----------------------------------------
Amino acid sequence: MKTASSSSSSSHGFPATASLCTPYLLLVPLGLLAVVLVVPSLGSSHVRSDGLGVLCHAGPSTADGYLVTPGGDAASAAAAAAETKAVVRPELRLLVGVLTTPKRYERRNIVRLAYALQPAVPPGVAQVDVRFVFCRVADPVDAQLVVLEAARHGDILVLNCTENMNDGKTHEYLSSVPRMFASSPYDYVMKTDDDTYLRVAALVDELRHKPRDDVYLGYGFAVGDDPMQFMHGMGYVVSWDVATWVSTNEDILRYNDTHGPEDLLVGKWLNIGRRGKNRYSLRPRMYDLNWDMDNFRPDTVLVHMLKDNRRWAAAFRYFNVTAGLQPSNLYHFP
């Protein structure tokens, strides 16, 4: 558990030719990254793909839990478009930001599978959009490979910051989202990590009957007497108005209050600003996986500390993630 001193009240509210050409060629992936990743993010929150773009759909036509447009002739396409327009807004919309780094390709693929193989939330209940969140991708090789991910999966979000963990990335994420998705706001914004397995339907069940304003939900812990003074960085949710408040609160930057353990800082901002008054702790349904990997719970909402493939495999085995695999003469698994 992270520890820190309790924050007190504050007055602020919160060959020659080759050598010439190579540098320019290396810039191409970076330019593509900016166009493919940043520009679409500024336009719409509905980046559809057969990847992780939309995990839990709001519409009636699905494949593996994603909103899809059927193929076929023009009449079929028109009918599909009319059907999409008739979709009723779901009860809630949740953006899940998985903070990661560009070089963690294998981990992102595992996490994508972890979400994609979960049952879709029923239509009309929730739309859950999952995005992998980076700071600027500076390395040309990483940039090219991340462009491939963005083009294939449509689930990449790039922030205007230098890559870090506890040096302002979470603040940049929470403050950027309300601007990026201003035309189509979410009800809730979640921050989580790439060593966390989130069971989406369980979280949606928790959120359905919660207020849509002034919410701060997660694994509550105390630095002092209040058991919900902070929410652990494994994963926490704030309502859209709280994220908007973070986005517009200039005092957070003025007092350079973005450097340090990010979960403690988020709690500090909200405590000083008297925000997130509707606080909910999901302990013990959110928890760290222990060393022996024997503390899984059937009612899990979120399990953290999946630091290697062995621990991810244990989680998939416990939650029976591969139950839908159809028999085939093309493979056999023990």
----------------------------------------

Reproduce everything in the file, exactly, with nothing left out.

Amino acid sequence: MKTASSSSSSSHGFPATASLCTPYLLLVPLGLLAVVLVVPSLGSSHVRSDGLGVLCHAGPSTADGYLVTPGGDAASAAAAAAETKAVVRPELRLLVGVLTTPKRYERRNIVRLAYALQPAVPPGVAQVDVRFVFCRVADPVDAQLVVLEAARHGDILVLNCTENMNDGKTHEYLSSVPRMFASSPYDYVMKTDDDTYLRVAALVDELRHKPRDDVYLGYGFAVGDDPMQFMHGMGYVVSWDVATWVSTNEDILRYNDTHGPEDLLVGKWLNIGRRGKNRYSLRPRMYDLNWDMDNFRPDTVLVHMLKDNRRWAAAFRYFNVTAGLQPSNLYHFP
């Protein structure tokens, strides 16, 4: 558990030719990254793909839990478009930001599978959009490979910051989202990590009957007497108005209050600003996986500390993630 001193009240509210050409060629992936990743993010929150773009759909036509447009002739396409327009807004919309780094390709693929193989939330209940969140991708090789991910999966979000963990990335994420998705706001914004397995339907069940304003939900812990003074960085949710408040609160930057353990800082901002008054702790349904990997719970909402493939495999085995695999003469698994 992270520890820190309790924050007190504050007055602020919160060959020659080759050598010439190579540098320019290396810039191409970076330019593509900016166009493919940043520009679409500024336009719409509905980046559809057969990847992780939309995990839990709001519409009636699905494949593996994603909103899809059927193929076929023009009449079929028109009918599909009319059907999409008739979709009723779901009860809630949740953006899940998985903070990661560009070089963690294998981990992102595992996490994508972890979400994609979960049952879709029923239509009309929730739309859950999952995005992998980076700071600027500076390395040309990483940039090219991340462009491939963005083009294939449509689930990449790039922030205007230098890559870090506890040096302002979470603040940049929470403050950027309300601007990026201003035309189509979410009800809730979640921050989580790439060593966390989130069971989406369980979280949606928790959120359905919660207020849509002034919410701060997660694994509550105390630095002092209040058991919900902070929410652990494994994963926490704030309502859209709280994220908007973070986005517009200039005092957070003025007092350079973005450097340090990010979960403690988020709690500090909200405590000083008297925000997130509707606080909910999901302990013990959110928890760290222990060393022996024997503390899984059937009612899990979120399990953290999946630091290697062995621990991810244990989680998939416990939650029976591969139950839908159809028999085939093309493979056999023990």